Of the authors of The Federalist Papers, James Madison could claim the least familiarity with military affairs, for unlike Alexander Hamilton and John Jay, he had known neither the sting of battle nor the tension of international diplomacy during the American Revolution. In contrast to Hamilton, who had conducted an inquiry on post-Revolution defense policy, or Jay, who had directed the perilous diplomacy of the new nation under the Articles of Confederation, Madison had made his postwar reputation as a cerebral congressional surrogate for his famous Virginia colleague Thomas Jefferson. During the Constitutional Convention, however, Madison emerged as one of the architects of the Constitution with which its framers hoped to reorganize the newly independent states. Thus when the fight for ratification came to the crucial state of New York, Madison was a natural choice to be one of the three authors of “Publius” essays, advocating a stronger central government. Surprisingly, Madison contributed an essay on Article I, Section 8 of the Constitution, applying his analytical skill to No. 41 of The Federalist Papers. The issue was empowering the government to conduct the nation’s defense.

To Madison, the Constitution’s provisions for the central control of military policy seemed self-evident. “Security against foreign danger is one of the primitive objects of civil society. It is an avowed and essential object of the American Union. The powers requisite for attaining it must be effectually confided to the federal councils.” It was unthinkable to him that defense would not be the domain of the national government. “Is the power of raising armies and equipping fleets necessary?” Madison could imagine no constitutional limits upon the government because there would be no limits upon the nation’s potential enemies. “How could the readiness for war in time of peace be safely prohibited, unless we could prohibit in like manner the preparations and establishments of every hostile nation?” Perhaps he remembered George Washington’s quip that the Constitution would not limit the size of other nations’ armies even if it set a ceiling on America’s standing forces. “The means of security can only be regulated by the means and danger of attack. They will, in fact, be ever determined by these rules and no other. It is in vain to oppose constitutional barriers to the impulse of self-preservation. It is worse than in vain. . . . If one nation maintains constantly a disciplined army, ready for service of ambition or revenge, it obliges the most pacific nations who may be within the reach of its enterprises to take corresponding precautions.”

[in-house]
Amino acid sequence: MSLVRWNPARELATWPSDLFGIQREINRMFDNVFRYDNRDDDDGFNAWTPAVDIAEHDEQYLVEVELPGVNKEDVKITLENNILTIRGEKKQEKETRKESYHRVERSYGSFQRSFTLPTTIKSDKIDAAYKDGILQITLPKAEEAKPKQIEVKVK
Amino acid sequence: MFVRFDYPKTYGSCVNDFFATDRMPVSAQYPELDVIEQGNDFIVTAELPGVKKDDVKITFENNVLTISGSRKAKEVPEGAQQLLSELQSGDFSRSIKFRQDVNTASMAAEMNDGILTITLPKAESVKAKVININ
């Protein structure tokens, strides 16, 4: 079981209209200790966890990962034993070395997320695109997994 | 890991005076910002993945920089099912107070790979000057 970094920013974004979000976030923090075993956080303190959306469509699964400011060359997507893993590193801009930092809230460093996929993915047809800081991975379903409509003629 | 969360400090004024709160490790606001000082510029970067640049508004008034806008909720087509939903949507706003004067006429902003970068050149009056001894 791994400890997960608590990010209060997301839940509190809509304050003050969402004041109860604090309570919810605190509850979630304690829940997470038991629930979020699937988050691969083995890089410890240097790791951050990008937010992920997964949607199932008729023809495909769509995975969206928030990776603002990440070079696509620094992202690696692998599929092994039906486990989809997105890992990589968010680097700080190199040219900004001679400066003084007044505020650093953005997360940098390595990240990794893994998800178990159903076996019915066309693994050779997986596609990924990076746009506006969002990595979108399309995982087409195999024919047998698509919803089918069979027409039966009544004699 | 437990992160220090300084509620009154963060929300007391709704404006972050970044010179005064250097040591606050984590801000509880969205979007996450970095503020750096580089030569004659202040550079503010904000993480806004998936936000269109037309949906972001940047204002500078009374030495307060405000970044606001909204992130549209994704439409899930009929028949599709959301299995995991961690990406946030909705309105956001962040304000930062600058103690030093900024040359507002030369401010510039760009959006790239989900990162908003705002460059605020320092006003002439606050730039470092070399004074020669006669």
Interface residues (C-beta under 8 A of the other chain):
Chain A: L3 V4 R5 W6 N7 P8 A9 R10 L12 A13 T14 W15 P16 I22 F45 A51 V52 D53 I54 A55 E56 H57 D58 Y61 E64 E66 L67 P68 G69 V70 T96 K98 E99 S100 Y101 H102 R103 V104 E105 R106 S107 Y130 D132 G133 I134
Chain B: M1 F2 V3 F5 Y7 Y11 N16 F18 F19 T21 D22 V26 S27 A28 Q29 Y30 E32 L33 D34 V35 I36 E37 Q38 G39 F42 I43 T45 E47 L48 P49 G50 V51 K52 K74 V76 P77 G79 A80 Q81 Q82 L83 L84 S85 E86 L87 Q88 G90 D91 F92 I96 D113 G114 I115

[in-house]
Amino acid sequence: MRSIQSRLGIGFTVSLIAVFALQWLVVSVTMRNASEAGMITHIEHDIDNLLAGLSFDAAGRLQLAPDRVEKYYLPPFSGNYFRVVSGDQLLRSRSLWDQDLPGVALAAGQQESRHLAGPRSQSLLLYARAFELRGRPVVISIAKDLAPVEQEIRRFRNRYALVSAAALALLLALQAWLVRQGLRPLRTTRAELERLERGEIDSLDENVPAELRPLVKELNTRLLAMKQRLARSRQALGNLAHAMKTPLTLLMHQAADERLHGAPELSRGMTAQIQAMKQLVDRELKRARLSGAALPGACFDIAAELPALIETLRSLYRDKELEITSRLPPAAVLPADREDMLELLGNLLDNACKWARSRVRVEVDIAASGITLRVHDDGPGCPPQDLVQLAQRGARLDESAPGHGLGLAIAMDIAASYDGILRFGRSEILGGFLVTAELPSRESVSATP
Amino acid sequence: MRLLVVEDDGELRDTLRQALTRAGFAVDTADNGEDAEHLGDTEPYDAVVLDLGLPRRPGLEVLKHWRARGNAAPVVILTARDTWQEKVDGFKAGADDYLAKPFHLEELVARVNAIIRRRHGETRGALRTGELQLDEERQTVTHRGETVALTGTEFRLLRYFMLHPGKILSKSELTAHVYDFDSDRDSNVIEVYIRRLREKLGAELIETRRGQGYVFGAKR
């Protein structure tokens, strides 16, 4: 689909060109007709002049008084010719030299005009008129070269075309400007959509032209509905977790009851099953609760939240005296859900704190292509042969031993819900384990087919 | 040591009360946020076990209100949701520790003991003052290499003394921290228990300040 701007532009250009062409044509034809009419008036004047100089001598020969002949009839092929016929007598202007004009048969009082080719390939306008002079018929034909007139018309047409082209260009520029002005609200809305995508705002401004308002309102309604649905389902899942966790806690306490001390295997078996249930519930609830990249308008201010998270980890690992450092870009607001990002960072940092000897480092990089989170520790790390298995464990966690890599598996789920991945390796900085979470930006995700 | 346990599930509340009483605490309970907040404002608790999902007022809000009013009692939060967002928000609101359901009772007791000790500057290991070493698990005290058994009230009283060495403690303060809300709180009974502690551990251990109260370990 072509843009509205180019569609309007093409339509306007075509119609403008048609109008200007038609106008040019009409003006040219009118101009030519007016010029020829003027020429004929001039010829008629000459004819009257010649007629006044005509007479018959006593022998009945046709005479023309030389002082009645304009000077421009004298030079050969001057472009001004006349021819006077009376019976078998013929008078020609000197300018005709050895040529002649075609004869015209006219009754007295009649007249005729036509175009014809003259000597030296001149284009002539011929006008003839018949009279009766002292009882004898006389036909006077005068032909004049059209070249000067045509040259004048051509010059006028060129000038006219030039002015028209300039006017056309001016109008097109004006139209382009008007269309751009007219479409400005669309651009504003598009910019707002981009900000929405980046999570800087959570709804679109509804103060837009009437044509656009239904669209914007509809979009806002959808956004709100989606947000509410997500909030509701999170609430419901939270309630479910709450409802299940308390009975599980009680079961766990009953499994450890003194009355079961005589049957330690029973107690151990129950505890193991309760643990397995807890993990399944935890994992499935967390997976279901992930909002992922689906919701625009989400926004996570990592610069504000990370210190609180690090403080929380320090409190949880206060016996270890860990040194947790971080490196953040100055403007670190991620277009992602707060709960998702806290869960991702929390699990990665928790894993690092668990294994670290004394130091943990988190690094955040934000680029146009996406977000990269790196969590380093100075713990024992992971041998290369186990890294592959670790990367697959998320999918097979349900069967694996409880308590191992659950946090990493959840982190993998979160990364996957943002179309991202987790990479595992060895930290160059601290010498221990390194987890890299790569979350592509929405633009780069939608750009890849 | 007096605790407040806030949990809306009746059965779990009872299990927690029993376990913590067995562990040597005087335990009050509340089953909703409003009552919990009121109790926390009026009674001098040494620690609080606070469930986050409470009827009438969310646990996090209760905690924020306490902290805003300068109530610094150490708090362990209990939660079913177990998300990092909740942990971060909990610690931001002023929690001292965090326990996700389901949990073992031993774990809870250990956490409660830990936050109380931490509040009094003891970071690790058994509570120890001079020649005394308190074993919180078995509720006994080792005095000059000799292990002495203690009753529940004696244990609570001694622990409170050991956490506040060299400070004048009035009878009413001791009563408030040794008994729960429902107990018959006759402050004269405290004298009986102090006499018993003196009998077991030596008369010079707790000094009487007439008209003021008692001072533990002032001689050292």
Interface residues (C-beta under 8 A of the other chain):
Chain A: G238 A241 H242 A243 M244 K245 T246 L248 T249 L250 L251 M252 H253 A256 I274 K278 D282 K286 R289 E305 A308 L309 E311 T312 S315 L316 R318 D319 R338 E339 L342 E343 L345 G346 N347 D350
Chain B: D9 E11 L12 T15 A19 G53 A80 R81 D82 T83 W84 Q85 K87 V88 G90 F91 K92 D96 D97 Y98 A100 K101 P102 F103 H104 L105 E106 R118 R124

Many seasons have passed and years have rolled by since Madison argued that the Constitution provided the best hope for the common defense, but his rationale stands intact. Although he could have foreseen neither the global reach of American interests nor the intricacies of dividing the responsibility for the common defense between the executive and legislative branches, Madison would not have been surprised to see the contentiousness with which the nation makes its decisions to spend the lives and treasure of its citizens. Thus it has been since the first shots on Lexington Green and at Concord Bridge. Madison understood that the cost of defense would always compete with the individual and collective “pursuit of happiness.” He could only hope that the innate wisdom of the American citizenry would correctly evaluate the degree of shared danger, the measure of ever-present risk, and allocate resources accordingly.

The dominant leaders of Madison’s generation understood that moral suasion alone could not guard the Republic. The question of national survival is no less compelling now than it was in the nation’s infant years. Whether or not the United States will rightly judge the delicate balance between its internal development and its influence upon world affairs, still shaped by the exercise of military power, remains a question that history can only partially answer. Yet the history of American military policy suggests that the dangers will not disappear. Neither will the political responsibility to face them, for they will not evaporate with wishful thinking. When the olive branches wilt, the arrows must be sturdy. Only another history can answer whether the people of the United States in the twenty-first century understand that constant vigilance is the price of liberty.

Allan R. Millett
New Orleans, 2012

Allan R. Millett is Professor of History and Director of the Eisenhower Center for American Studies at the University of New Orleans.
Peter Maslowski is professor of history at the University of Nebraska, Lincoln.

Peter Maslowski is professor of history at the University of Nebraska, Lincoln.

"A work of fine research, peer review and precise, evenhanded writing that is standing the test of time." --Kirkus Reviews